Kylie Kwong is well known as the proprietor of the celebrated Billy Kwong restaurant in inner-city Sydney, and as a passionate advocate of sustainable food and ethical eating. Her restaurant uses locally grown, organic and biodynamic produce, and was the first climate-friendly restaurant in New South Wales. A long-time supporter of the Slow Food movement and its aims, Kylie runs a stall at Eveleigh Farmers' Market in Sydney and helps to nurture the next generation of cooks through the Stephanie Alexander Kitchen Garden Foundation. She has also developed a range of fair trade tableware in conjunction with Oxfam. Kylie is the author of six books - Kylie Kwong's Simple Chinese Cooking Class, It Tastes Better, My China, Simple Chinese Cooking, Heart and Soul and Recipes and Stories - and presenter of three television series that have aired internationally.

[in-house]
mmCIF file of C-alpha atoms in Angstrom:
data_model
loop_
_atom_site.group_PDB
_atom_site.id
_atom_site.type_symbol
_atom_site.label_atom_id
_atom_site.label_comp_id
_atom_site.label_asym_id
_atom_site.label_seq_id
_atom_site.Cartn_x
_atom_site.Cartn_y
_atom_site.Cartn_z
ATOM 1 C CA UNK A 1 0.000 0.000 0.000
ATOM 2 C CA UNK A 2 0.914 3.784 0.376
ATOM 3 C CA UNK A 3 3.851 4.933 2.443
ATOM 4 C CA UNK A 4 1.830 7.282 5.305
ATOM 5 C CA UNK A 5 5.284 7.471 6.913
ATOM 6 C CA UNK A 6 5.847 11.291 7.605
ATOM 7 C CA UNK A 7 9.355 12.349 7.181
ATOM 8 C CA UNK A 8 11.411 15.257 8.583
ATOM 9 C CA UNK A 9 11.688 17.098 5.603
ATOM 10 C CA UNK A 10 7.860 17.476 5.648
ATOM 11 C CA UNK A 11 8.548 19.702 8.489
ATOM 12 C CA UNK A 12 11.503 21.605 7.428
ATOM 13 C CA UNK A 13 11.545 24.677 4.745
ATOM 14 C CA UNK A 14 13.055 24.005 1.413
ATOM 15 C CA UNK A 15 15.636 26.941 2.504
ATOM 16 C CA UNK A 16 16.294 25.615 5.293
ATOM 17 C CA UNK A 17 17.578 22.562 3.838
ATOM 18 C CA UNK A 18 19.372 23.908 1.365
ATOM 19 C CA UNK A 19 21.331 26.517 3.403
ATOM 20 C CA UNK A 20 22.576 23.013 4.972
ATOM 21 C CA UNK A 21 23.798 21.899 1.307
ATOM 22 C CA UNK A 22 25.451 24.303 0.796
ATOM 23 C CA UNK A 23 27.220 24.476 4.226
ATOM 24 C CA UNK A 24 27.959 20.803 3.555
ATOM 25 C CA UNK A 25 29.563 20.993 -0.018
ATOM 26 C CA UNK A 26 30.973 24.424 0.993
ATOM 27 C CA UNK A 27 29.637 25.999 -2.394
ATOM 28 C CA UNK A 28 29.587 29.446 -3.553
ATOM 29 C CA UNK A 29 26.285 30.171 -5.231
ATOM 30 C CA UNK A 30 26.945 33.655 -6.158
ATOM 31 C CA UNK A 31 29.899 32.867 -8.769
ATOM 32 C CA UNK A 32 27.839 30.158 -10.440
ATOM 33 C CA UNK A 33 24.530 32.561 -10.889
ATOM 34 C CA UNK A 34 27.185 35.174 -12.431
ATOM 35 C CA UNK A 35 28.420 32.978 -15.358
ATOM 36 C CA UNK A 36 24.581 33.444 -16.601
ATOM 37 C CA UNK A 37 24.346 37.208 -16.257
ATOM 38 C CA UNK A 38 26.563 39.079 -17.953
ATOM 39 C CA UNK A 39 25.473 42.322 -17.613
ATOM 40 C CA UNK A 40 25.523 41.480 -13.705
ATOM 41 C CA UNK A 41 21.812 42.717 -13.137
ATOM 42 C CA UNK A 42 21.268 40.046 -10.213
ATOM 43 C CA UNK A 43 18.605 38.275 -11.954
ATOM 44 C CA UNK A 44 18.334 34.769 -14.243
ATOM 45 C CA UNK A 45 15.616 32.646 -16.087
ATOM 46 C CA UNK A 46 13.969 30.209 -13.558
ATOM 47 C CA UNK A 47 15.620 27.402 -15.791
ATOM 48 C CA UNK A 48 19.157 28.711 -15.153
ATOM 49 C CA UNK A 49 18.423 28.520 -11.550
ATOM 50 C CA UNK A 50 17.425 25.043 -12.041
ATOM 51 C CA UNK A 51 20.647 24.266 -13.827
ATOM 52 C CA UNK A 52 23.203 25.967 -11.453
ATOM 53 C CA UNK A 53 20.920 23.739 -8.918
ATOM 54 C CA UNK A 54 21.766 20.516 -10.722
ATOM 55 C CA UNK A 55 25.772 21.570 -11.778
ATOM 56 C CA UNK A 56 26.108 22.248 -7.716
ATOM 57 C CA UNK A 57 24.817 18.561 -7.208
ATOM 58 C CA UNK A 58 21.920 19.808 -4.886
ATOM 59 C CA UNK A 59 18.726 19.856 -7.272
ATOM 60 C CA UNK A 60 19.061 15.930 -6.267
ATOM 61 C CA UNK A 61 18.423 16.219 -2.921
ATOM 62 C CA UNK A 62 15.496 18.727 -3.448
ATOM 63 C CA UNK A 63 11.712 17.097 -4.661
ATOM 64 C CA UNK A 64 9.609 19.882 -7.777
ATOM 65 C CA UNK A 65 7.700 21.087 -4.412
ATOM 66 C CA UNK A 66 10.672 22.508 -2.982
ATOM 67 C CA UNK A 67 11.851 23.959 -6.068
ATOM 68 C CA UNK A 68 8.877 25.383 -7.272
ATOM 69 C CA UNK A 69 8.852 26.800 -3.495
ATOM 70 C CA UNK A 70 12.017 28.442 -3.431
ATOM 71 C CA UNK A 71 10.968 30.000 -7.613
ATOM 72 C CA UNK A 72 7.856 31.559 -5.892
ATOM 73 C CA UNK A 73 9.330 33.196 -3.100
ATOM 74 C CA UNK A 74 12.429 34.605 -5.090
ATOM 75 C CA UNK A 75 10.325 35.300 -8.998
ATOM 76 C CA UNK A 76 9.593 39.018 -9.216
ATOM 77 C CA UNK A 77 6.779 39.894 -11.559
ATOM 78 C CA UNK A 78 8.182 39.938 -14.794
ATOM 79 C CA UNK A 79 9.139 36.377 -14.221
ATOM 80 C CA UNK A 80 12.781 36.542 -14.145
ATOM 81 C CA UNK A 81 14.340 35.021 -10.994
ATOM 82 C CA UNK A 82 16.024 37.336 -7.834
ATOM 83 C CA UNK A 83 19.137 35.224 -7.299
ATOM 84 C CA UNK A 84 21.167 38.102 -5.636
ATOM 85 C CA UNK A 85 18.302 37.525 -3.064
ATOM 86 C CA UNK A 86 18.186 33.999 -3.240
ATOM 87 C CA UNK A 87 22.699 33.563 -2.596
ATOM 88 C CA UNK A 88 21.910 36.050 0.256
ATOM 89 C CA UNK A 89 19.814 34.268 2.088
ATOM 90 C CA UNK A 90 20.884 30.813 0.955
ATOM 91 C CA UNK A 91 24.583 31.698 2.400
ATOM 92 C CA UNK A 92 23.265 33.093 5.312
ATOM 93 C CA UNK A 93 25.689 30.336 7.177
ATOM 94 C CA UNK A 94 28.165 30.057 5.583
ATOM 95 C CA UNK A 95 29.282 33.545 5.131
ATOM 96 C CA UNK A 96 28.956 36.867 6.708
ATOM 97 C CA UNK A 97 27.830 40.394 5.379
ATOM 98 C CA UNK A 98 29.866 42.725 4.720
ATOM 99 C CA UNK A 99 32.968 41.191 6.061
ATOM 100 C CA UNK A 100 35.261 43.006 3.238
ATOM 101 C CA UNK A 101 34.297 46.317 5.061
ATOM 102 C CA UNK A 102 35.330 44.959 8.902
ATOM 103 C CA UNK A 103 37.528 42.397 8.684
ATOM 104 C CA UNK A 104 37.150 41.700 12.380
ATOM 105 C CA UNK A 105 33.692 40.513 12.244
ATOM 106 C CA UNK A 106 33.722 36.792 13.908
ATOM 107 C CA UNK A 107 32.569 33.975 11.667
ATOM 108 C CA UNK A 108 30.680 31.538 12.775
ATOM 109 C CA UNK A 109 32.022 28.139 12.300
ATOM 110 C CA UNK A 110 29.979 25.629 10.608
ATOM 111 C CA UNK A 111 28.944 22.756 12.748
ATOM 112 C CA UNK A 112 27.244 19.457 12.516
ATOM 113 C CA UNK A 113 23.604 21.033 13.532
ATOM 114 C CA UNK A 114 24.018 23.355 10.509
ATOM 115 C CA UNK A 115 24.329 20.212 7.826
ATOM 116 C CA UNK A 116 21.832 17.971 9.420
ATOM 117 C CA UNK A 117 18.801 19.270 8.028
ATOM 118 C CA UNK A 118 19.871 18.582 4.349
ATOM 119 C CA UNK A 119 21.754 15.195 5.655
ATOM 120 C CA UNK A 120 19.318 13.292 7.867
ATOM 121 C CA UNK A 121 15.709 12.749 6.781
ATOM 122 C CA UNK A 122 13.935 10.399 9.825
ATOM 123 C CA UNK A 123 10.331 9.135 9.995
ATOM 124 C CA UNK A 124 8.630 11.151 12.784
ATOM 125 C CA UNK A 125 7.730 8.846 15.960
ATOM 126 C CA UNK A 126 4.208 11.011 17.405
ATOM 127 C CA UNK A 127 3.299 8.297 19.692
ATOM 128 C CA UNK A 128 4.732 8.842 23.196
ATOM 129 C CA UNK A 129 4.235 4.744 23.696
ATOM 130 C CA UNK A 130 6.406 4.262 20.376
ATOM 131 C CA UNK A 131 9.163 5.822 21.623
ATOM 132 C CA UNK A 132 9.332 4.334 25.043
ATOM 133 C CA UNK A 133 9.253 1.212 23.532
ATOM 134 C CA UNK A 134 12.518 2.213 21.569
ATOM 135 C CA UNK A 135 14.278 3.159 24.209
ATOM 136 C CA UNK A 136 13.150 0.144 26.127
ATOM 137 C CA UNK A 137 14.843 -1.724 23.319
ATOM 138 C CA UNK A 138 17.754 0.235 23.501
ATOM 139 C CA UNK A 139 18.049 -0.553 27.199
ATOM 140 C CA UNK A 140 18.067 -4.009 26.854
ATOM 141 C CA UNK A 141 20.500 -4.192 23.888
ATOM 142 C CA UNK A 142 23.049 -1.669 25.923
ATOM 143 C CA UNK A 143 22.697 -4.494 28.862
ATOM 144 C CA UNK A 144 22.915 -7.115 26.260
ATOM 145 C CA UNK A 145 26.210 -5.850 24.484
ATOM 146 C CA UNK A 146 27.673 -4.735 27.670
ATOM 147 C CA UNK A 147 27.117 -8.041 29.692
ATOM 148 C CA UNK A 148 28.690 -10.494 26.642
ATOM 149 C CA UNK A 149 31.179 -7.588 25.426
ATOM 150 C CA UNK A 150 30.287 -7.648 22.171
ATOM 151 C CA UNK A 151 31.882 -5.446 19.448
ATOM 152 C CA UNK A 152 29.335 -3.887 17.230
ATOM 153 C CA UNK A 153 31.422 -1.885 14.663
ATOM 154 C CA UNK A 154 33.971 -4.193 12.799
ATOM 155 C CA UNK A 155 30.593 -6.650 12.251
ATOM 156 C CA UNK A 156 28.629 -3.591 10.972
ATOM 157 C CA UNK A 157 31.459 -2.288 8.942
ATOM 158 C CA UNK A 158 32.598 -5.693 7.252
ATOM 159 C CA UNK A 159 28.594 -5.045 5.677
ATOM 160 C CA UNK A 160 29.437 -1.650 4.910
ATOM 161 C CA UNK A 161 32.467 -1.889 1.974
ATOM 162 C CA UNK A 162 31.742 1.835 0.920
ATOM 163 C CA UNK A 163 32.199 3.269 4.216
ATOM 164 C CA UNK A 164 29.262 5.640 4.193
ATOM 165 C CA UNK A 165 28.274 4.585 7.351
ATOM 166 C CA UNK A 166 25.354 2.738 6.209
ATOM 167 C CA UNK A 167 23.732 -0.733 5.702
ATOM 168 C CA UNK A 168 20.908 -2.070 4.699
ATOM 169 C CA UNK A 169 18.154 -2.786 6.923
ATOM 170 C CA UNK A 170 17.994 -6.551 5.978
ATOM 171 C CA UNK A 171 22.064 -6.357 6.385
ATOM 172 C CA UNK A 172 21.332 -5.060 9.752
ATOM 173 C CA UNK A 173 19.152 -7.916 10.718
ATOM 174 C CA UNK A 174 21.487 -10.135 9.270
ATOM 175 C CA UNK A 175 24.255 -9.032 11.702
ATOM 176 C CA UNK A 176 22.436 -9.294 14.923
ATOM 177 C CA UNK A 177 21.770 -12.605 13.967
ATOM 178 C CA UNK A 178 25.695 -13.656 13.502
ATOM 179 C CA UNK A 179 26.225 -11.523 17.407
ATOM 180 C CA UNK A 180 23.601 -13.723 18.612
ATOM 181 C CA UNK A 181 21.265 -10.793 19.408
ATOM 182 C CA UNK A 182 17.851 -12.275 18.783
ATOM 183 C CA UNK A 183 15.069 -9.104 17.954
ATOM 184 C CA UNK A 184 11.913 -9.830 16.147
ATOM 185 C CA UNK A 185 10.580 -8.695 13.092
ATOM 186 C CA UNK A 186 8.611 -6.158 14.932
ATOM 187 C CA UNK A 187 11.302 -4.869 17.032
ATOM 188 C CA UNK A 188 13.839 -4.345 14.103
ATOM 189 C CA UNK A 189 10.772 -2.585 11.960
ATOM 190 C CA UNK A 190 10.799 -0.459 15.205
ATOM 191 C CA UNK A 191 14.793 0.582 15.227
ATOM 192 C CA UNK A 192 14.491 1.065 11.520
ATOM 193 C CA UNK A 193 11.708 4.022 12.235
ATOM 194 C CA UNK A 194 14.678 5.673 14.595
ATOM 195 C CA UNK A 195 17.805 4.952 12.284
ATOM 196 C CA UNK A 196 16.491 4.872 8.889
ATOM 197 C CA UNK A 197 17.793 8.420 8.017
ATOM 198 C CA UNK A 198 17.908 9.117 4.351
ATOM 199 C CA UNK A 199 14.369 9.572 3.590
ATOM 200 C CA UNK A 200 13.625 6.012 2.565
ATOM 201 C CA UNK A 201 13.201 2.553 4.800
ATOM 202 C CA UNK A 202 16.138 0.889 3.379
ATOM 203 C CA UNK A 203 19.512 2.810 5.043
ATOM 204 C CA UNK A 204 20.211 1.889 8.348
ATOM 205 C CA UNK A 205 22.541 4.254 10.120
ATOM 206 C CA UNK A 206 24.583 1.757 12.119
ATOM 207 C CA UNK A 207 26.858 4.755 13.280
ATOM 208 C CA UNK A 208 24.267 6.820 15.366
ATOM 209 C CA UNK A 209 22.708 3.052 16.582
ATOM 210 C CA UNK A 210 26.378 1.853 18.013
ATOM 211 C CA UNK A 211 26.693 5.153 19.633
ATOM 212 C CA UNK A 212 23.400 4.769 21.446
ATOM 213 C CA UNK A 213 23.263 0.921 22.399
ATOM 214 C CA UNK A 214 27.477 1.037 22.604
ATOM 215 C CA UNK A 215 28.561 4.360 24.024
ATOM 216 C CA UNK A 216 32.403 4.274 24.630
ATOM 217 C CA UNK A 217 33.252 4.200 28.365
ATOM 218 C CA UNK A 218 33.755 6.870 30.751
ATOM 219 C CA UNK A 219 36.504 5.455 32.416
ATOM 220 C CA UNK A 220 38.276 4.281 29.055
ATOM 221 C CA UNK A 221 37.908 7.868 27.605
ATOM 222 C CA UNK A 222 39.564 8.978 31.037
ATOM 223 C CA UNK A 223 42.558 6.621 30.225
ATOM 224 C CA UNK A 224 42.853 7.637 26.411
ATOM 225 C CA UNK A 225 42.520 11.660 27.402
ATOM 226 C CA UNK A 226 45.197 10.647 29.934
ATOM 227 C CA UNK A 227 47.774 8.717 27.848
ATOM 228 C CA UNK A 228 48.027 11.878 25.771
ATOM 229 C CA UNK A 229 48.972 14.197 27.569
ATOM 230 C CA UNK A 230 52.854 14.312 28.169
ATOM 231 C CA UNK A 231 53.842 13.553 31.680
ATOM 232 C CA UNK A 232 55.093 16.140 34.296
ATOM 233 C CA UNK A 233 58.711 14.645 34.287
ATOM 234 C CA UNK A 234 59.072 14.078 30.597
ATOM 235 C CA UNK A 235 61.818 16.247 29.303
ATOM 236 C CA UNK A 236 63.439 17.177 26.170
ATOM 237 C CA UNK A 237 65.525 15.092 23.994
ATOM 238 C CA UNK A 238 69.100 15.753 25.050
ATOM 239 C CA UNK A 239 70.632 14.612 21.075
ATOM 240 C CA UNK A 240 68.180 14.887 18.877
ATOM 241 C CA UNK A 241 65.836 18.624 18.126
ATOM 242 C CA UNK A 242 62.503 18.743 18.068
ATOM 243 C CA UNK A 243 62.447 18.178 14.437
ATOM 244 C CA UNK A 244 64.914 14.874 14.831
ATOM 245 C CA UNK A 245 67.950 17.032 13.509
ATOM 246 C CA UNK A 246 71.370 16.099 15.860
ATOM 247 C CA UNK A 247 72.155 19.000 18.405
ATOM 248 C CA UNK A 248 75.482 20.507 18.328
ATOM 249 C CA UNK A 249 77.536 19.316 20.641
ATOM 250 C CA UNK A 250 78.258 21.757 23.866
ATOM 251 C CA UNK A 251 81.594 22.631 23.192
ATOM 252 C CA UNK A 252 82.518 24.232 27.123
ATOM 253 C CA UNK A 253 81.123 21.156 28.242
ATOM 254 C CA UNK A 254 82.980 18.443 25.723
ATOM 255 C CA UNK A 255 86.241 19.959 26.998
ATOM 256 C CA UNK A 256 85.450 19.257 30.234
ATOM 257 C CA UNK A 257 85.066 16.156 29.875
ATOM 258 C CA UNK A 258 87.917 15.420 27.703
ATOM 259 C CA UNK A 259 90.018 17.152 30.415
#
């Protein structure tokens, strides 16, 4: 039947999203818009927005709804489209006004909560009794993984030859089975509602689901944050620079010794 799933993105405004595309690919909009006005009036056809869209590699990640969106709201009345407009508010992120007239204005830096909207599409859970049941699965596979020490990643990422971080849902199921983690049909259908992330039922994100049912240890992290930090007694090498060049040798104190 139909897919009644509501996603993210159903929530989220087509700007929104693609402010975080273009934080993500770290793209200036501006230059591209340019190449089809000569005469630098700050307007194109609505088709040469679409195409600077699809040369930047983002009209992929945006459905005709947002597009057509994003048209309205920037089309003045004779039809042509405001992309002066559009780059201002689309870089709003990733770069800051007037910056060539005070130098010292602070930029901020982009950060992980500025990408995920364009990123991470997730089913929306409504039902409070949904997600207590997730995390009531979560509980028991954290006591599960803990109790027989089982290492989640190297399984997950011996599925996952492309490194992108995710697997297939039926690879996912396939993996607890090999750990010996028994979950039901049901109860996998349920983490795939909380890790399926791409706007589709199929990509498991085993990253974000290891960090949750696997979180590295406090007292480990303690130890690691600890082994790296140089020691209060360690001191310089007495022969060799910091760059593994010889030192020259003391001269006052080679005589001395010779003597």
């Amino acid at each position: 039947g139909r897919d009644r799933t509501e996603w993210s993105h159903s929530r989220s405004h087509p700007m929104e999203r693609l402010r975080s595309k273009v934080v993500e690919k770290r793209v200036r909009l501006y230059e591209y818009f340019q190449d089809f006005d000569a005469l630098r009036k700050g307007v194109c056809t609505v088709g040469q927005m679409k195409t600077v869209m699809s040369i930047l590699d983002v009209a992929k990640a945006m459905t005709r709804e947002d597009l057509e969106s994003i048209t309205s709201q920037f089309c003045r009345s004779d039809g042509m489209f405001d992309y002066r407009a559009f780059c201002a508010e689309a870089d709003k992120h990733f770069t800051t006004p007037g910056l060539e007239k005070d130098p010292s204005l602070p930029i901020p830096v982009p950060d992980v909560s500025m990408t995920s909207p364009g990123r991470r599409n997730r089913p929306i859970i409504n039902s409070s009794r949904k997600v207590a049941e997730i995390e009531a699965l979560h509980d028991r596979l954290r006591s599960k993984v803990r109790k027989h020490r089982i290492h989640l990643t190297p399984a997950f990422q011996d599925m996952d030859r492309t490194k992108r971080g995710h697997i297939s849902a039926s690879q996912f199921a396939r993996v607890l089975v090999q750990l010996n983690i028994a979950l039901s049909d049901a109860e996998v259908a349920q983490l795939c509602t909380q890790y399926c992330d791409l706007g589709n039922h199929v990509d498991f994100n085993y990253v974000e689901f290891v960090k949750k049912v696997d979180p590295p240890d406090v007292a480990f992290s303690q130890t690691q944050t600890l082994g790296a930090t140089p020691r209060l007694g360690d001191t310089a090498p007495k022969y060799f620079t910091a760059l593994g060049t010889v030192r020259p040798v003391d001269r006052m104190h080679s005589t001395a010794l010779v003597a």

A companion to her second Australian television series, this appetizing and beautifully illustrated collection will earn Kwong a large American following. Seeking to demystify Chinese cooking for the uninitiated, she allocates ample space to the basics: equipment, ingredients and techniques along with recipes for tasty yet simple dishes. The well-known Sweet and Sour Pork is balanced by the less familiar Sung Choi Bao of Pork, providing treasures for both those learning about the cuisine and those who are looking for more diversity. Kwong offers a comprehensive look at all aspects of Chinese offerings-from stocks, soups and rice to meats, poultry and tofu. Soy Sauce Chicken is not to be missed, and neither is Crispy King Prawns with Honey and Garlic Sauce. Sections on Salads, Wontons and Pickles are an added bonus, highlighting such gems as Pickled Asparagus and Mint Salad and Button Mushroom Salad. Kwong also provides tips on menu planning, saving time, food for kids and what to drink with Chinese food. Highly recommended for all fans of Chinese food, this collection is a welcome addition to a crowded field. 150 full-color photos. (Feb.) Copyright 2006 Reed Business Information.
A Martha in the making . . . Down Underas homemaking heartthrob. ("Time" magazine)